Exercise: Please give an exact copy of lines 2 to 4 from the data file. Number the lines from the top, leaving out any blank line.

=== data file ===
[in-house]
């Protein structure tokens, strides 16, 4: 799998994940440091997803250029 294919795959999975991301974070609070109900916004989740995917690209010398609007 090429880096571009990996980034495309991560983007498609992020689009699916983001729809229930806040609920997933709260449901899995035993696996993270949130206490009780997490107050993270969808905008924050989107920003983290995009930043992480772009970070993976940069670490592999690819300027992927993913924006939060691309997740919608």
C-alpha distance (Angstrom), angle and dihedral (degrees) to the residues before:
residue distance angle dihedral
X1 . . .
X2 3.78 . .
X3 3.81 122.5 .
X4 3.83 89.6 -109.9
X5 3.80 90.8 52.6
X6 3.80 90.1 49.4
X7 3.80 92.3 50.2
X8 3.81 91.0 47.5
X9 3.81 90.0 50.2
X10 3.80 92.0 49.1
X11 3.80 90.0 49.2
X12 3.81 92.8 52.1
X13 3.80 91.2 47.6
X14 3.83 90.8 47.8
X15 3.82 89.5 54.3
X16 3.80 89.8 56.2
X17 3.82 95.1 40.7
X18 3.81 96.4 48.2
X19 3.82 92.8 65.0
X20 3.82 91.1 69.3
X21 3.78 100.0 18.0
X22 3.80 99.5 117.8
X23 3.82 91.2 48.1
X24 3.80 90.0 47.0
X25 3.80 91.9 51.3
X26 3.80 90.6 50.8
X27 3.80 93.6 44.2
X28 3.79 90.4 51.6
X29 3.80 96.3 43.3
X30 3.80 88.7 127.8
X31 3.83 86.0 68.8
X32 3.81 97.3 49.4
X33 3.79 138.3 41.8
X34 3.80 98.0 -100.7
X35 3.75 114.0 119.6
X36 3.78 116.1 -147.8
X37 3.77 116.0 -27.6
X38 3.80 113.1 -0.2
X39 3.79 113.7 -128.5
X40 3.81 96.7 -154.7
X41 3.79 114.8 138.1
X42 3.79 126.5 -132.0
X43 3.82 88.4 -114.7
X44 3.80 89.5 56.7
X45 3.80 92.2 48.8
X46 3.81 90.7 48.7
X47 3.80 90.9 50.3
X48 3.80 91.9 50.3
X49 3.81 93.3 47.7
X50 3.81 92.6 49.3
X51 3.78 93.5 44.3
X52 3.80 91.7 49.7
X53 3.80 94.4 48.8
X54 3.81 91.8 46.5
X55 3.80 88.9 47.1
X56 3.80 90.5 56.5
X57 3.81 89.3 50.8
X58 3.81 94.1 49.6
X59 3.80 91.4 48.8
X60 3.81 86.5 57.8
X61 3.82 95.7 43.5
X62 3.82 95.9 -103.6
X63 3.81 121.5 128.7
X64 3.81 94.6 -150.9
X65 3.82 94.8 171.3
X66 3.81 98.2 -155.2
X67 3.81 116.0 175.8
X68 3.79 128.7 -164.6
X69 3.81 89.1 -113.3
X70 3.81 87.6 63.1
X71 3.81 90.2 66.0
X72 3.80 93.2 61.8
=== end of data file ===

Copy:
């Protein structure tokens, strides 16, 4: 799998994940440091997803250029 294919795959999975991301974070609070109900916004989740995917690209010398609007 090429880096571009990996980034495309991560983007498609992020689009699916983001729809229930806040609920997933709260449901899995035993696996993270949130206490009780997490107050993270969808905008924050989107920003983290995009930043992480772009970070993976940069670490592999690819300027992927993913924006939060691309997740919608």
C-alpha distance (Angstrom), angle and dihedral (degrees) to the residues before:
residue distance angle dihedral